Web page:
Benefit is in expecting changes. Only having realized necessity and inevitability of cataclysms during transition from one state to another, it is possible to man and overcome difficulties – stop dawdling and spinning the wheels.
Inital text of I Ching
Difficulty at the Beginning works supreme success, furthering through perseverance. Nothing should be undertaken. It furthers one to appoint helpers.
Clouds and thunder:
The image of Difficulty at the Beginning. Thus the superior man brings order out of confusion.
- Hesitation and hindrance. It furthers one to remain persevering. It furthers one to appoint helpers.
- Difficulties pile up. Horse and wagon part. He is not a robber; He wants to woo when the time comes. The maiden is chaste, she does not pledge herself. Ten years-then she pledges herself.
- Whoever hunts deer without the forester only loses his way in the forest. The superior man understands the signs of the time and prefers to desist. To go on brings humiliation.
- Horse and wagon part. Strive for union. To go brings good fortune. Everything acts to further.
- Difficulties in blessing. A little perseverance brings good fortune. Great perseverance brings misfortune.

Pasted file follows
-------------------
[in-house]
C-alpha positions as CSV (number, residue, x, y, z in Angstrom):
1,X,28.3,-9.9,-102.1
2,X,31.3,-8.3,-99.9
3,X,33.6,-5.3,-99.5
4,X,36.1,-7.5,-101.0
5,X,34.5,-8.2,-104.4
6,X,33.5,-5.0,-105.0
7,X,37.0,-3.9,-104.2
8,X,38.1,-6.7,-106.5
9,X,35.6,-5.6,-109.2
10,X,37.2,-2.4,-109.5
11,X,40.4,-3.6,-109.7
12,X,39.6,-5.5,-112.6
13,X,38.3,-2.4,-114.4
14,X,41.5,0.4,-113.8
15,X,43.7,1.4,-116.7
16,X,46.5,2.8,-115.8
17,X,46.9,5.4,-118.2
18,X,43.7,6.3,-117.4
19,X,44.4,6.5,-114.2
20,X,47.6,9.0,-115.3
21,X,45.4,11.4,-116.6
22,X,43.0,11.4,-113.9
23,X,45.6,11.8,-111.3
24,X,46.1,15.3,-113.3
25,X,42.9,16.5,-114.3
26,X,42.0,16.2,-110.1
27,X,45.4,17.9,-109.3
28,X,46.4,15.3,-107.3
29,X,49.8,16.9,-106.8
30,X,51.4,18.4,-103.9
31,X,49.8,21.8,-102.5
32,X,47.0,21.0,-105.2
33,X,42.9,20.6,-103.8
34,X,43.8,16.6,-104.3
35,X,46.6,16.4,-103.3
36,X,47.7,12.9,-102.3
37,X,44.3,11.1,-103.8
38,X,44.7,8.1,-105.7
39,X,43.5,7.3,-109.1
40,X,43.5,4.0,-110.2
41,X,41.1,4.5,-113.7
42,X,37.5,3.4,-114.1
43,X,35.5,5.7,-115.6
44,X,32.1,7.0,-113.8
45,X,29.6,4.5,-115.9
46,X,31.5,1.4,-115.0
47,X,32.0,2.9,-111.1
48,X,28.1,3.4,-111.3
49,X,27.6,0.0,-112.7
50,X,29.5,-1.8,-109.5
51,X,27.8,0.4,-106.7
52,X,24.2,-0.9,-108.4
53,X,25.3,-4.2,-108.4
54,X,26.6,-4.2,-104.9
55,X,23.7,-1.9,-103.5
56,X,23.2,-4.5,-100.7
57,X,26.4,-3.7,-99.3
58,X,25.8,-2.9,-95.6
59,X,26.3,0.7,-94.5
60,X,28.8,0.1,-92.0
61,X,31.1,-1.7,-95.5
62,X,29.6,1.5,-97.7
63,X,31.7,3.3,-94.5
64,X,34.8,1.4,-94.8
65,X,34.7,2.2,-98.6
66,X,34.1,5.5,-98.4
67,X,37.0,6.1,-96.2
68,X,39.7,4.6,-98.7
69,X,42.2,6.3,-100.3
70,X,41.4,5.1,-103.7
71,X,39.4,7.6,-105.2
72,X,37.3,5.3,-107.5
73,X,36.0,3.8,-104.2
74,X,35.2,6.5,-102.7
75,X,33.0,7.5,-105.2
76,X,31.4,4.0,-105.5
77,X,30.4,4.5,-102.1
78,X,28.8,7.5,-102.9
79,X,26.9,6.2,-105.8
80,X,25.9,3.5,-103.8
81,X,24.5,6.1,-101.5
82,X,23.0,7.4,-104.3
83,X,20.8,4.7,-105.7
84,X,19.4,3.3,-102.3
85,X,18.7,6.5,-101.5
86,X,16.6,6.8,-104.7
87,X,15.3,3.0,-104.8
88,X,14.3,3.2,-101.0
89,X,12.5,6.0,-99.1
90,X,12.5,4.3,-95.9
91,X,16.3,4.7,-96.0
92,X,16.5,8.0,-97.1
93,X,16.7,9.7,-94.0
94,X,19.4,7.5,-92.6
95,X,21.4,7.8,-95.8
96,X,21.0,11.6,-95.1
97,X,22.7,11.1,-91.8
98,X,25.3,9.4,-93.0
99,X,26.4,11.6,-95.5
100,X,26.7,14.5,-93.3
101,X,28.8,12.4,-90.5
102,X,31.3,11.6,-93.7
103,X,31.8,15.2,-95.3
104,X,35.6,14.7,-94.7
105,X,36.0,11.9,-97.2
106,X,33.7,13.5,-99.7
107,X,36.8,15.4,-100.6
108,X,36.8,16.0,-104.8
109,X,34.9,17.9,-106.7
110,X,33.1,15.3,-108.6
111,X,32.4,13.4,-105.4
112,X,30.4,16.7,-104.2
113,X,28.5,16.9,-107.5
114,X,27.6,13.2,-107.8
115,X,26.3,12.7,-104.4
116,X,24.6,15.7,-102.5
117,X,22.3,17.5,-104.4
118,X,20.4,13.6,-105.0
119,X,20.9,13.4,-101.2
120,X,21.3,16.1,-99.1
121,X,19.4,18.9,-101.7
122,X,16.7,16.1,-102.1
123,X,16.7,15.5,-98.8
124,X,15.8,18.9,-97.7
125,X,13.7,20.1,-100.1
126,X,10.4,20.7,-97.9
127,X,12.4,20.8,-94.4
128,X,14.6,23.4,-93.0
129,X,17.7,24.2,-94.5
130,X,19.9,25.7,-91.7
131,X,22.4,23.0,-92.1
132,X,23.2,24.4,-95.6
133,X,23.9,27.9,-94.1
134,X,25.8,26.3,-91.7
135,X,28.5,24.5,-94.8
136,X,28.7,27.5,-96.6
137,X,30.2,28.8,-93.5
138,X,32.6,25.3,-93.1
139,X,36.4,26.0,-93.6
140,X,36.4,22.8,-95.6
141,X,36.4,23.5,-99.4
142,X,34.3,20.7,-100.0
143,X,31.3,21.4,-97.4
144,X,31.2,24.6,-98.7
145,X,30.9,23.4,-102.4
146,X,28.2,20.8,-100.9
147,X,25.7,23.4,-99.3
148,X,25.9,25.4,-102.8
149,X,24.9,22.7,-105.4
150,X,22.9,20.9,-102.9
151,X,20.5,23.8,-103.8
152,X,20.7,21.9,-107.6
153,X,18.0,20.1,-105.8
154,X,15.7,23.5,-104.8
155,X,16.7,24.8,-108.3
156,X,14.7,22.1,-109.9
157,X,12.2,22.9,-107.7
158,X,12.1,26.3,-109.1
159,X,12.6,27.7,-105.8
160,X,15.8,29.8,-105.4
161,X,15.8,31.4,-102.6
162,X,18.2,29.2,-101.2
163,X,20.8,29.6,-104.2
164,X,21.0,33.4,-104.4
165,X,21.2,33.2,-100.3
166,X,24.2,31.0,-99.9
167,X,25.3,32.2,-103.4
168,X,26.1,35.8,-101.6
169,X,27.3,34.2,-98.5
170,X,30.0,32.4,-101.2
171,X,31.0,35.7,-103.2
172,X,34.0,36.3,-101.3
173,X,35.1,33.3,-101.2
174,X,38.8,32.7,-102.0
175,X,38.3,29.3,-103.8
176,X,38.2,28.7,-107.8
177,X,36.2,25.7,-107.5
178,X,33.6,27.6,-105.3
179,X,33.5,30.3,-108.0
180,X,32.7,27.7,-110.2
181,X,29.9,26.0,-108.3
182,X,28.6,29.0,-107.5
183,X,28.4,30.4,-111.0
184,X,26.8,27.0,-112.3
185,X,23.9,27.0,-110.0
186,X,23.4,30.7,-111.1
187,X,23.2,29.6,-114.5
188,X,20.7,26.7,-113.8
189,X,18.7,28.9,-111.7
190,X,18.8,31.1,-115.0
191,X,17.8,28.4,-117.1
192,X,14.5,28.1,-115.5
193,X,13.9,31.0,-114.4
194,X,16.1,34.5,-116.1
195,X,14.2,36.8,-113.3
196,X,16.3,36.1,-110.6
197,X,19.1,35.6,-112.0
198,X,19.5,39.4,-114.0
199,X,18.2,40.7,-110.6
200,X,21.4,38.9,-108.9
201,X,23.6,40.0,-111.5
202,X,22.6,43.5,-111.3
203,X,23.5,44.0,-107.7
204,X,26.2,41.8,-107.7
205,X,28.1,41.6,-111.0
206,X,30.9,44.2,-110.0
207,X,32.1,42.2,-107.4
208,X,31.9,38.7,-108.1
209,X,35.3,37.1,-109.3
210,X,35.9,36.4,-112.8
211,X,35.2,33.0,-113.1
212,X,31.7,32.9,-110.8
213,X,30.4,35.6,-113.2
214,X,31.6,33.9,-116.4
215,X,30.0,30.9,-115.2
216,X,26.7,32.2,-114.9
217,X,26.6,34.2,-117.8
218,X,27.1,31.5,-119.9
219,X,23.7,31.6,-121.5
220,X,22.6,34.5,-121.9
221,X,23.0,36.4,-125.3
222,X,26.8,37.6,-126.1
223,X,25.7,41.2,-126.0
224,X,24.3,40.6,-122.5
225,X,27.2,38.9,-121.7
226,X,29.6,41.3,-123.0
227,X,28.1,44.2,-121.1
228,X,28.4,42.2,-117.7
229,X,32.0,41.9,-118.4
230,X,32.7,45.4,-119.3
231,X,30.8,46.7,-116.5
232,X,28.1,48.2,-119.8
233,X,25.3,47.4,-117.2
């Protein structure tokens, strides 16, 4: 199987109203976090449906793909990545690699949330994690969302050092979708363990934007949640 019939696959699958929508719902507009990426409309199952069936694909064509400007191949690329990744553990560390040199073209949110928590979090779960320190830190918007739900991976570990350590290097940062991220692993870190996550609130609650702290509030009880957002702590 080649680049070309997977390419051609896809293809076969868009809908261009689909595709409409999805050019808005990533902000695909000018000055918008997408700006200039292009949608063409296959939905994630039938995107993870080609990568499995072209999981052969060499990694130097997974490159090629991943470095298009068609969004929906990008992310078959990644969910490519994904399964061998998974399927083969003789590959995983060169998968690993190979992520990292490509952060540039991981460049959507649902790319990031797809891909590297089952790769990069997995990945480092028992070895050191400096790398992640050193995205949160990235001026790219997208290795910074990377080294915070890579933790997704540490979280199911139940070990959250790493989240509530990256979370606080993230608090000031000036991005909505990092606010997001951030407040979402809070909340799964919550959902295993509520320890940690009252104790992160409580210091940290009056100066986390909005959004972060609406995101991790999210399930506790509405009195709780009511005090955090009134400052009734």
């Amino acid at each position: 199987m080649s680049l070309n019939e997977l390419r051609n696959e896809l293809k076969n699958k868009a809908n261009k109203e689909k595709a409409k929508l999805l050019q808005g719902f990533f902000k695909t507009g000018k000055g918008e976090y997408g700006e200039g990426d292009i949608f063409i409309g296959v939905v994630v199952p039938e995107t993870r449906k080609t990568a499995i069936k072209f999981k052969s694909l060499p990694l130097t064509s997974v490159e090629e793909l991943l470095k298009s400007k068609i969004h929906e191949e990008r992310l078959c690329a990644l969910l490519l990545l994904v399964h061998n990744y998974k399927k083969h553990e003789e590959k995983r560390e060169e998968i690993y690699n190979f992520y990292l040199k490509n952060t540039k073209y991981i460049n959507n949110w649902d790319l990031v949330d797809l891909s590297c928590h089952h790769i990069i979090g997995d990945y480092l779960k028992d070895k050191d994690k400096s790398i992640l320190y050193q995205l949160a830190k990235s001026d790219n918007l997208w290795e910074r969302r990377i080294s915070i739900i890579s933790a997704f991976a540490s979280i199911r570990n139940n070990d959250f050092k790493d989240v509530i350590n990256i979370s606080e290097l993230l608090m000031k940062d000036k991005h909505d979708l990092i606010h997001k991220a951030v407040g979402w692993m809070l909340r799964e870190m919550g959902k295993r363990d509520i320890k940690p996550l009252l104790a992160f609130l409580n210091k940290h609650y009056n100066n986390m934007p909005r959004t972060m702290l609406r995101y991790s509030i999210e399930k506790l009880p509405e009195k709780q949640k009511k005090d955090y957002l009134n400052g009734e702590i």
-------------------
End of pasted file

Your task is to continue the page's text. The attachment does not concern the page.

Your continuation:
- Horse and wagon part. Bloody tears flow.
Interaction of two opposite origins creates difficulties. Transition from the original state is entailed by difficulties. No rest, no pacification. There is feeling of coming danger. There is chaos, confusion in things, mental turmoil. There is no way seen: no way forward, no way backwards. It is necessary to wait, keep energy to overcome chaos. It is not time to show firmness and persistence. New ideas are appearing, but they have no shape. Rashness and haste are dangerous. Will is necessary not only for moving forward but also to restrain oneself sometimes. At the moment no undertakings are good as all efforts will be useless.